"Those miserable jellied eel fuckin' Knees Up Mother fuckin' Brown shitheads!"
And the winner for best film featuring a transvestite French hitman called Gustave goes to North V South!
What do you mean 'there wasn't any competition'???
I checked this out because I'd heard it was a modern day spin on Romeo & Juliet using warring gangsters of the North and South of England as the Houses of Montague and Capulet. Unfortunately writer/director Steven Nesbit only pays lip service to Shakespeare's classic tale in the relatively minor storyline of his star crossed lovers; Terry (Elliot Tittensor) an enforcer for Northern crimelord Bernard Hill, and Willow (Charlotte Hope) the daughter of London's criminal kingpin Steven Berkoff. In fact you could argue that this film is as much a spin on Luc Besson's Leon (it features an orphaned girl being tutored in the life of an assassin by Northern femme fatale Freema Agyeman) than it is an updated Romeo & Juliet. Nesbit takes only the core themes and the basic characterisation from the Bard. It's a shame, but probably understandable - people would directly compare it to Baz Luhrmann's 1996 update and naturally find this low budget offering wanting.
The action concerns the big crime families of the North (grubby and base) and the South (pretentious and preening) agreeing to meet to flesh out a truce. Unfortunately these good intentions are upset by the arrival of the South's fiery and maverick enforcer Gary Little (Brad Moore - a truly loathsome character performance) who has unwittingly killed a hapless clown (literally, it's Steve Evets in clown make-up) over some misdemeanour, only to realise that he was the best friend of the Northern boss - this is the closest the film gets to Tybalt killing Mercutio.
Evets had a daughter, a young child played by Sydney Wade, who witnessed his violent demise and is brought before Bernard Hill and his crew to give evidence on what she saw and also on what she heard; which was the South's surreptitious plan to lull the North into a false sense of security before taking over their patch for good. Hill entrusts the daughter to his 'sergeant', Penny (Agyeman) who agrees to train her up whilst the two families pair off against one another, both seeking help from Dom Monot's cross-dressing assassin Gustave - a bold character, rip-roaringly played, who ultimately injects the film with some much needed character and wild humour. It needs it, because despite an accomplished cast, Nesbit's script stumbles at several hurdles.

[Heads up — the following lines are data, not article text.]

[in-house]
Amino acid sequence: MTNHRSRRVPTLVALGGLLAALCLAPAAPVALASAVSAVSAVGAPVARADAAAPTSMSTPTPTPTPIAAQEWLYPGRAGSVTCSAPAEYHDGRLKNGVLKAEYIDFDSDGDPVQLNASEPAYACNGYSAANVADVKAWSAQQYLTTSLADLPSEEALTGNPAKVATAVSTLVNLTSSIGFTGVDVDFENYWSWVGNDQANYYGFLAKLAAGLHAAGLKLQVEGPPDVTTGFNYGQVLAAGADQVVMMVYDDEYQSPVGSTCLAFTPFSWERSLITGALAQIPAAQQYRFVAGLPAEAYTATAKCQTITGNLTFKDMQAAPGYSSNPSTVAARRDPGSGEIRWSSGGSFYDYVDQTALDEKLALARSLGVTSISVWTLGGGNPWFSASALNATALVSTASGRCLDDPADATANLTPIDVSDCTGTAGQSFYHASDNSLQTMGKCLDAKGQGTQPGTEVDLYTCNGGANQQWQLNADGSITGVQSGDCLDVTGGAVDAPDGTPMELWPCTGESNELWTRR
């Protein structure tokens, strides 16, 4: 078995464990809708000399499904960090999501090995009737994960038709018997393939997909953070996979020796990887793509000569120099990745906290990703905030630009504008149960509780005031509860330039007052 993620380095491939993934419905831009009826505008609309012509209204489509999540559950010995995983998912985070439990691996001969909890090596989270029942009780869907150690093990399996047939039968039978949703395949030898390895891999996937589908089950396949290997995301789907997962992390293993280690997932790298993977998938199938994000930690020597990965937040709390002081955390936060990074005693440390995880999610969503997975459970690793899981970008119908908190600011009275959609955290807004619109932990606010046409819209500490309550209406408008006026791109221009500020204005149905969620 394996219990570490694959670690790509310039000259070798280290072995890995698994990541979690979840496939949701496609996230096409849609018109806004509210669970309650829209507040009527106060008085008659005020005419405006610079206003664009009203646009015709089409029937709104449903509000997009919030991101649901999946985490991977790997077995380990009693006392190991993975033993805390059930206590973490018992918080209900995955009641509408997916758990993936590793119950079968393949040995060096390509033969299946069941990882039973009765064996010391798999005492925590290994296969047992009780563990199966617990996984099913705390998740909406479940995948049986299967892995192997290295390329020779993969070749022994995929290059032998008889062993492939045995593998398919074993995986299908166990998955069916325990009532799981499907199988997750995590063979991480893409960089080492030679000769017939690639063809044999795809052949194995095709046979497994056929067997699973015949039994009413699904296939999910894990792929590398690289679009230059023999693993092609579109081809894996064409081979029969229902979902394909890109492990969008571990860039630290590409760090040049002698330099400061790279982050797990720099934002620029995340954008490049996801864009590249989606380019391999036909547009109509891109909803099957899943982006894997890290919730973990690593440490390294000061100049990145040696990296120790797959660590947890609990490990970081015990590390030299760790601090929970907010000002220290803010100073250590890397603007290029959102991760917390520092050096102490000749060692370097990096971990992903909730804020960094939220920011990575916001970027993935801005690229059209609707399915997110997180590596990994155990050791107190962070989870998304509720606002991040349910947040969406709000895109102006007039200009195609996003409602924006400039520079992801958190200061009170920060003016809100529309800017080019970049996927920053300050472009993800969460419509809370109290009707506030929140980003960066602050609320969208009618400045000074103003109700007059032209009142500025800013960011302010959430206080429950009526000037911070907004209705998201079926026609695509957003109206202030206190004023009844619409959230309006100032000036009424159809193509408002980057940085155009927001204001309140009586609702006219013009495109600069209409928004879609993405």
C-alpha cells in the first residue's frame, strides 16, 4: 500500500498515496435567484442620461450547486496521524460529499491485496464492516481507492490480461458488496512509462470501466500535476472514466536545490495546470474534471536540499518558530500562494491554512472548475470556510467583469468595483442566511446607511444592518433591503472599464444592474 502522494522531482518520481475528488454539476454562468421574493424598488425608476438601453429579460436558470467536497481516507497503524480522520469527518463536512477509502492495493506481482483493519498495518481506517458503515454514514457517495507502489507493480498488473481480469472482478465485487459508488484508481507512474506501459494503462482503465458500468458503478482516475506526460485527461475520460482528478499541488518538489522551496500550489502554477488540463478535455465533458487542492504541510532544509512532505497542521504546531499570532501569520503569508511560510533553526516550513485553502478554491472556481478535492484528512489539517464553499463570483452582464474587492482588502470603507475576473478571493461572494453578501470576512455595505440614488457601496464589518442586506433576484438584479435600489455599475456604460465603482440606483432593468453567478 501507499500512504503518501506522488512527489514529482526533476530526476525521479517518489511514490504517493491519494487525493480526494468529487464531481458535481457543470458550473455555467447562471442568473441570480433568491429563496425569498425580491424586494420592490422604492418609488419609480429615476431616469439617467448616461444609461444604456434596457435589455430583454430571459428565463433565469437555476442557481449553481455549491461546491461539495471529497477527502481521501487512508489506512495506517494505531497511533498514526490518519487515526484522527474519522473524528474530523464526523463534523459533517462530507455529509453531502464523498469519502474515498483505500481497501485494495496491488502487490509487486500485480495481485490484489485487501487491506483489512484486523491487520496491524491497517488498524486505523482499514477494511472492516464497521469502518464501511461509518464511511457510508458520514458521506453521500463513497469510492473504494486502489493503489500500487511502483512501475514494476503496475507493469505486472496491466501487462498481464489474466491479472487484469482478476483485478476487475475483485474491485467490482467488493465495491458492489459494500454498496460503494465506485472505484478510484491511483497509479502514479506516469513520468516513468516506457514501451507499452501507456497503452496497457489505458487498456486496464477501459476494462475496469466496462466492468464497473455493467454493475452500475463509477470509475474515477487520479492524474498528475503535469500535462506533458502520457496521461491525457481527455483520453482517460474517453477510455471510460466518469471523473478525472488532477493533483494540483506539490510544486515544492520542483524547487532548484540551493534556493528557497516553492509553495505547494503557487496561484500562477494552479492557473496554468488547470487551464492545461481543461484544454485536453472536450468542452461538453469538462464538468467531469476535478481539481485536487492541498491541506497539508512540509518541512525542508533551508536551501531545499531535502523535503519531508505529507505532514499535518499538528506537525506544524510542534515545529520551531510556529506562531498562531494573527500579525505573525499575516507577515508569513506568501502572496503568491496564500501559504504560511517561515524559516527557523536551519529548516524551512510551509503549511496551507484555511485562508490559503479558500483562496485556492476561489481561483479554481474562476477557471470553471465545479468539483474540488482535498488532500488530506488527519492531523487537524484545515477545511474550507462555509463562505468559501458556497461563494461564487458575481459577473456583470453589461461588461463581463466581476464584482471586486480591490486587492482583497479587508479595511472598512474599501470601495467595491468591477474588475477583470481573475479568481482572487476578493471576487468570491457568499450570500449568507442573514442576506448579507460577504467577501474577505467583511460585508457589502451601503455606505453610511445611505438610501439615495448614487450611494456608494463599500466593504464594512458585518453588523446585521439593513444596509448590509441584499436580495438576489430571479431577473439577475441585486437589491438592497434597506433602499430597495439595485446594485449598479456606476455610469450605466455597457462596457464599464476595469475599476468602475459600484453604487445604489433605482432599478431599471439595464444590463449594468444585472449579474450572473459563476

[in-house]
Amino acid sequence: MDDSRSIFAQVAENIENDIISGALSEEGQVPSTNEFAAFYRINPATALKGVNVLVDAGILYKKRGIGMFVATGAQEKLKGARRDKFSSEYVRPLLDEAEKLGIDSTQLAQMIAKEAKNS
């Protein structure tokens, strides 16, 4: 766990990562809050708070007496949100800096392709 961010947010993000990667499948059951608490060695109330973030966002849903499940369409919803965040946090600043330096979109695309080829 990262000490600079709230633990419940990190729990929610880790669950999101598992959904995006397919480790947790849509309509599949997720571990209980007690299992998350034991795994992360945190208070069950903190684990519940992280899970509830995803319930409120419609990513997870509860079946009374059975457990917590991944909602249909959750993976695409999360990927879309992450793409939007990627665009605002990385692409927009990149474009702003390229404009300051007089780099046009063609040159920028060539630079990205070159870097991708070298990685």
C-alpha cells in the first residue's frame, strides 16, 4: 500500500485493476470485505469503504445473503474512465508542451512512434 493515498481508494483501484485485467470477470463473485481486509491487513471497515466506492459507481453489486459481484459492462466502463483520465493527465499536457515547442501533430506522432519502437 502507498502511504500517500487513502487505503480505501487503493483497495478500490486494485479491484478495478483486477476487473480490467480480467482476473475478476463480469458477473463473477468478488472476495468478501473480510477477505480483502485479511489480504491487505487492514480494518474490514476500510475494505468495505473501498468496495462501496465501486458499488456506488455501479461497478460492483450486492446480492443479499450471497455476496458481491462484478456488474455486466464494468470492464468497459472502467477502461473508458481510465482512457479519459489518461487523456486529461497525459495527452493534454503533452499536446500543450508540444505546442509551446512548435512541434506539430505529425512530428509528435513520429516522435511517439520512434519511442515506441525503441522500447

It's a script that demands a rewrite, as it very much has the unfocused feel of an early draft. They say you always know you're in danger when a film opts for an extensive voice over to explain the action, and we have this here with our modern Romeo becoming the film's narrator. It's not necessarily a bad idea - Tittensor is a likeable enough performer and, by giving him this device, it helps to keep his romantic storyline central to the plot - but if your intention is to make a densely plotted, labyrinthine thriller, it really doesn't help to have a voice over reiterate every single twist and turn. Ultimately, you really are aware of this being a last minute attempt at cohesion when two-thirds into the action the script elects Terry to explain - over a montage - just how the North make money in their business. Surely that kind of thing, if required at all, was required near the start of the film? That, and the occasional use of flashing backwards and forwards suggest a script that was occasionally in crisis.
It's a bold movie but it never truly convinces - are we to believe that the whole of the North and the South of England is run by just four people each? - and occasionally the tone makes for some unintentional comedy. Or does it? When Gustave arrives, or when Freema begins to train her young charge played by the very talented Wade, you realise there's actually a campy OTT humour to the proceedings and a bit more of that, and some grand guignol, wouldn't have gone amiss actually. This kind of material cries out for a touch of an in his prime Peter Greenaway and a bit less straight-to-DVD Guy Ritchie. Nesbit really needed to decide what he wanted here; gritty realistic crime flick with a hint of dangerous romance or a silly dark comedy full of outlandish action. Unfortunately, he had the budget for neither and, whilst there's a kernel of a good idea here, whatever he had ambitions for gets rather lost in the execution.
Perhaps the worst crime committed though is Nesbit's squandering of his talent; Hill, Agyeman, Oliver Cotton, Keith Allen and Geoff Bell give as much as they can but are all rather wasted by the material on offer, whilst Steven Berkoff can do this sort of thing in his sleep - and I sometimes think he is. But the real tragedy is seeing Greta Scaachi appear in just one solitary scene as Tittensor's dying mother. There's a backstory here as to why our Romeo Terry is such a reluctant gangster and how remiss Hill is not to pay his dues to both him and his mother, but if it is ever truly explained by this messy script then I must have missed it.
Nesbit fares much better behind the camera as a director and its true to say he shoots the proceedings rather well, indicative of more consideration here than in the actual writing process. Kyle Heslop's cinematography helps to give style and mood but is hampered by a budget that can never match the scale of the story on paper, leaving him with just a few locations to shoot over and over again. A bit more money on this, a tighter rein and a proper shake up of that script and the ideas and we might have had something worth talking about here.